Broccoli could be infested by aphids, caterpillars, cutworms, cabbage loopers, or imported cabbage worms.
To avoid, handpick pests off the plant and spray with organic, natural pesticides.
Broccoli Growing Stages
Broccoli has 5 fairly distinct growing stages. Being able to identify each growing stage as it occurs will help you as you grow broccoli — especially in knowing when to harvest.
The first stage is seed development. Broccoli takes about 1-2 weeks to germinate. While in this stage, keep seeds indoors and in a preferably warm area — around 80° F.
Once the seeds have germinated, you have 3-4 weeks of seedlings development. Here, they develop roots and their first leaves. Once you see the seedling emerge from the soil, reduce the temperature to 60° – 65° F. Keep indoors until 4 weeks old.
Sow seeds and transfer the young plants outdoors. In this stage, broccoli develops a stalk and mature leaves. Then, the flowering top we associate with broccoli. For the next 55 – 65 days, they will continue to mature. Water regularly according to the care instructions above.
Once the broccoli has developed the tight green buds you associate with broccoli at the grocery store, your broccoli is ready to harvest. The heads are usually best harvested when 6-8 inches across and compact. Harvest according to the instructions below.
The final stage of a broccoli plant is to bolt, or go to seed. This is when the tight green buds bloom and produce yellow flowers. Once this has occurred, your broccoli is no longer edible. If you let your broccoli go to seed, collect the seed for next year!
How to Prevent Broccoli Bolting
Eventually, all plants bolt or flower — it’s part of the life cycle!
When broccoli flowers, however, the plant becomes inedible.
While you can’t prevent bolting, you can slow broccoli from flowering by keeping it cool. Warm weather speeds up the flowering process for broccoli. Use mulch, regular watering, and row covers to keep your broccoli cool.
Additionally, harvesting on time and frequently will help to prevent your broccoli from going to seed!
How to Harvest Broccoli
If growing from seeds, your broccoli will be ready to harvest in about 100-150 days. If growing from transplants, your broccoli will be ready to harvest in 55-80 days.
Harvest when the buds are green and tight. They will look like ‘trees’ — just like you see in the grocery store although the heads may be generally smaller. The buds should be tightly closed. If you see the buds beginning to open, harvest immediately!
Opening buds mean they’re about to bloom into the yellow flowers, which makes broccoli inedible.
When harvesting, take a sharp knife to the main head, leaving about 5-6 inches of stem. Cut the stalk at a slant so the water will slide off — water can pool and rot the center of the stalk, ruining any secondary heads.
Try to harvest in the morning before the plant heats up. This will ensure the best taste.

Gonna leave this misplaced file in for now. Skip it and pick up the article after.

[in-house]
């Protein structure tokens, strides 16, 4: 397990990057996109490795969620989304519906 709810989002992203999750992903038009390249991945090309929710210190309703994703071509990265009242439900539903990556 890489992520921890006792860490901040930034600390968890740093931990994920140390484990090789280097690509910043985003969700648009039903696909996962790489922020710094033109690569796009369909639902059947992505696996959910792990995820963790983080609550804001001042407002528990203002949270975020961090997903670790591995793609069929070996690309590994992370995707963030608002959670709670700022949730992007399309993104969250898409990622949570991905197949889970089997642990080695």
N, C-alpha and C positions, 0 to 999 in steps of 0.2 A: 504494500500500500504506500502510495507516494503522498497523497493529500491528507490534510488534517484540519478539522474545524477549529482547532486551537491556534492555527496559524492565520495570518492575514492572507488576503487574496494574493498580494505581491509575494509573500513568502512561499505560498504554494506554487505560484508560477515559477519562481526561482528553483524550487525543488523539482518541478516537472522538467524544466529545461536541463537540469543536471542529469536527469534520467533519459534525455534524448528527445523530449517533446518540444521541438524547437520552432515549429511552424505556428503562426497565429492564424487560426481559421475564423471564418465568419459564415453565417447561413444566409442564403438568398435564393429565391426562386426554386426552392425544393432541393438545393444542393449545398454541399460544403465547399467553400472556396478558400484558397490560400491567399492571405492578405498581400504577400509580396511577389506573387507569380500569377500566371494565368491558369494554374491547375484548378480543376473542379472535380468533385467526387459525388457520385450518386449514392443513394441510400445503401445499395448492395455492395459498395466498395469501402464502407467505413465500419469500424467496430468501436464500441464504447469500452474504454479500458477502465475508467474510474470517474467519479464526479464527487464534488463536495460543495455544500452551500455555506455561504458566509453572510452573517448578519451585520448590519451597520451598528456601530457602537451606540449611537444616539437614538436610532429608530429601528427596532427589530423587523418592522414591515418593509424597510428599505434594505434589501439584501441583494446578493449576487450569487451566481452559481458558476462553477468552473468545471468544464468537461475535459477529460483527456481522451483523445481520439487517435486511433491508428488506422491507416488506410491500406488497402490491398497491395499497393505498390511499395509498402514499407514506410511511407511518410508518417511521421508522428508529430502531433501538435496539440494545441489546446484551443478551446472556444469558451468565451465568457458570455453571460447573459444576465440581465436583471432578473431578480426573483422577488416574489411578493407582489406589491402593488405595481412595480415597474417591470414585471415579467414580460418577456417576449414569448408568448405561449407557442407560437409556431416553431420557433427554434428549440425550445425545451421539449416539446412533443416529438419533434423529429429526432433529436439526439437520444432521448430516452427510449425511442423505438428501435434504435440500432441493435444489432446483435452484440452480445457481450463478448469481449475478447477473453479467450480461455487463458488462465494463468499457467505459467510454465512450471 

Secondary heads will continue to mature; encourage growth by adding nitrogen-rich fertilizer around the base. Then, once secondary shoots are mature, repeat the harvesting process with them.
How to Store Broccoli
Store your freshly harvested broccoli in the fridge for about a week. Alternatively, blanch and then freeze for up to 3 months.
Broccoli Gardening FAQ’s
When you begin to see yellow flowers, you have waited too long to harvest. The yellow flowers make the broccoli inedible. Harvest earlier, when the buds are tightly closed and green.
Broccoli lasts about 1 week in the fridge, depending. To keep for longer, blanch it and then store in the freezer.
Broccoli rabe is actually completely unrelated to broccoli — it’s an entirely different vegetable and in an entirely different family.
Broccoli rabe has a milder taste than broccoli, with smaller florets and darker, edible leaves.
Yes! Believe it or not, broccoli was bred more than 2,000 years ago by Italian farmers. They bred several types of cabbage to create what we now know as broccoli.
Yes, broccoli is easy to grow! It’s a great vegetable for new gardeners.
Broccoli takes between 55 and 100 days to reach harvestable maturity.
Broccoli should be grown with full to partial sun in a cooler season.
Plant broccoli in the spring, late February or early March, depending on your climate.
Broccoli heads will be dark green and semi-solid when they are ready to be harvested. If they start developing yellow flowers, you have waited too long.
Wait until the plant is fully mature, between 55 and 100 days.
Broccoli is ready to harvest when the head is made up of tightly packed, dark green buds.
If growing in raised beds, you’ll need to plant your broccoli between 15 and 18 inches apart.
Broccoli likes well-draining soil with a pH between 6 and 6.8.
If you need any additional help or information, reach out to the Gardenuity Grow Pros for expert gardening advice.
Begin your broccoli garden now with Gardenuity garden kits!